DES/D: Speed Pulls vs. Bands (if you’re weak off the floor, perform these while standing on a 2-4” step and eliminate the bands)

Bar Weight = 55%

8 sets of 1

MES/D: First Assistance Movement: Snatch Grip Deadlifts (wearing straps is fine)

2 sets of 3 (work up)

Same guidelines as noted above.

Week 3: Very High Volume

DES/D: Speed Pulls vs. Bands (for those who are weak off the floor, perform these while standing on a 2-4” step and eliminate the chains)

Bar Weight = 60%

12 sets of 1

Note: These last few sets shouldn’t feel much like speed in light of the higher percentage of 1RM, considerable band tension, and accumulated fatigue.

MES/D: First Assistance Movement: Snatch Grip Deadlifts (wearing straps is fine)

4 sets of 4 (aim to use work weight from week 2)

Same guidelines as noted above.

The goal with week three is to dip into your reserves considerably, so a run-down feeling is to be expected at week’s end and into the first 4-5 days of week 4.  Remember that fatigue masks fitness; the idea is to deload considerably in the early part of week 4 so that your system will recuperate to the point of being able to demonstrate its true fitness by later in the week – when you’ll test your max.

Week 4: Low Volume

DES/D: No pulling (easy day)

MES/D: Main Movement should be a deadlift variation (e.g. competition pull, altered stance, reverse band deadlift, deadlift against bands/chains, or deadlift from a deficit).

Omit first assistance movement (Snatch Grip Deadlifts) from weeks 1-3.

Week 5: High Volume

DES/D: Speed Pulls vs. Chains (for those who are weak off the floor, drop one set of chains and perform these while standing on a 2-4” step)

Bar Weight = 55%

10 sets of 1

MES/D: First Assistance Movement: Rack Pulls (just below kneecaps for those with lockout problems; mid-shin height for those who are weak off the floor)

3 sets of 5

Week 6: Medium Volume

DES/D: Speed Pulls vs. Chains (for those who are weak off the floor, perform these while standing on a 2-4” step and eliminate the chains)

Bar Weight = 60%

8 sets of 1

MES/D: First Assistance Movement: Rack Pulls (just below kneecaps for those with lockout problems; mid-shin height for those who are weak off the floor)

3 sets of 4

Same guidelines as noted above.

Week 7: Very High Volume

DES/D: Speed Pulls – no chains, from the floor (regardless of your weakness)

Bar Weight = 65%

12 sets of 1

MES/D: First Assistance Movement: Snatch Grip Deadlifts

4 sets of 5 (aim to use weight from week 6)

Same guidelines as noted above.

Here, we’re still imposing a significant amount of fatigue, but we don’t want any spillover to the last deadlift test (end of week 8) prior to the meet.  As such, we’ve swapped bands for chains, eliminated accommodating resistance altogether in week 7, and limited the total work done on our assistance deadlift movement (less distance to pull with rack pulls).  You’ll still probably feel run-down, but it shouldn’t be as bad as it was after week 3.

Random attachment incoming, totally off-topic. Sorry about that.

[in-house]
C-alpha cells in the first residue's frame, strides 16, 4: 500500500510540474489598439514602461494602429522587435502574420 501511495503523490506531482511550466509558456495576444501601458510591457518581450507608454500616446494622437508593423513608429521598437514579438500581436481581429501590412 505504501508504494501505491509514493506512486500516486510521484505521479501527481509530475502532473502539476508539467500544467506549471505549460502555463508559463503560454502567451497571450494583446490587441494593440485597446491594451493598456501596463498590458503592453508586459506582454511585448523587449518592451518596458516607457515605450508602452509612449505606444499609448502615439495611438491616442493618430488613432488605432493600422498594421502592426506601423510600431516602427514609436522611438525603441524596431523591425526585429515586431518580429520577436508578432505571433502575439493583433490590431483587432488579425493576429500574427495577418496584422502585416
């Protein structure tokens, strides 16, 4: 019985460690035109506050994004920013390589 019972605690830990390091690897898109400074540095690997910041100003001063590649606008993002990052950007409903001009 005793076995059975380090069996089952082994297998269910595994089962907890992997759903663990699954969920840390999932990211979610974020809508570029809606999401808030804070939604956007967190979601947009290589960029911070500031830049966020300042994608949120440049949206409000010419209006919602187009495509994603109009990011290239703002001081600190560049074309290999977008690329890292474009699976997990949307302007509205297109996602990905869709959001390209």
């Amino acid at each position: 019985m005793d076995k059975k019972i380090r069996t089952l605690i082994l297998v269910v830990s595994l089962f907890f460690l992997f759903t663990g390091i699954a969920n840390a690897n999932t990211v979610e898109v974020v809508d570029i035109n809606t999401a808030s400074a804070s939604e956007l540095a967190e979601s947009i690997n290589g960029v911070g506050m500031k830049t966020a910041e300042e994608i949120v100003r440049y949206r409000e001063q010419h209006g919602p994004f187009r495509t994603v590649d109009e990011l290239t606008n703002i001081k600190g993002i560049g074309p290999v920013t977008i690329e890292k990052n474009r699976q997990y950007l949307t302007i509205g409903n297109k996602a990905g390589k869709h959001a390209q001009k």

Week 8: Low Volume

DES/D: No pulling

MES/D: Last Heavy Pull – Competition Deadlift test (with or without suit, depending on how you pull).  As a general rule of thumb, the last heavy pull should be no less than 21 days out from competition.  I go with four weeks to err on the side of caution.

Week 9: High Volume

DES/D: No Pulling

MES/D: Speed Pulls – No Accommodating Resistance (test with suit, if you wear one)

Bar Weight: 55%

8 sets of 1

Week 10: Medium Volume

DES/D: No Pulling

MES/D: Speed Pulls – No Accommodating Resistance

Bar Weight: 50%

Week 11: Very High Volume

No Pulling

Week 12: Rest End of Week 12: Meet Closing Thoughts

Regardless of why so many powerlifters place it on the back burner, the fact remains that the pounds accumulated on the deadlift count just as much as those amassed on the squat and bench press.  Sure, thousands of lifters have seen great results by avoiding deadlifts, but that’s not to say that there aren’t thousands more who can benefit tremendously from more pulling; there is more than one way to skin a cat.  If you’re searching for a new strategy – especially if you notice you’re dragging when lifts 7-9 roll around on meet day – give this template a shot and let me know how it works out for you.

About the Author

Eric Cressey received his Master’s Degree in Kinesiology with a concentration in Exercise Science at the University of Connecticut.  At UCONN, Eric was involved in varsity strength and conditioning and human performance laboratory research.  He is Assistant Editor of Rugged Magazine (ruggedmag.com) and a regular contributor to Testosterone Magazine (t-nation.com) and Men’s Fitness magazines.  Cressey trains at South Side Gym in Stratford, CT; his competition bests are a 518 squat, 342 bench, 601 deadlift, and 1461 total in the 165-pound weight class.  You can contact him at ericcressey@hotmail.com and in the near future through ericcressey.com.

Frequent Pulling for Faster Progress: 12 Weeks to a Bigger Deadlift, 5.0 out of 5 based on 1 rating

2 comments

  1. Eric,I used this program for last meet and hit a 25lb gain from last meet,505 to 530.my question is can I use this method year round,alternating exercises and making adjustments?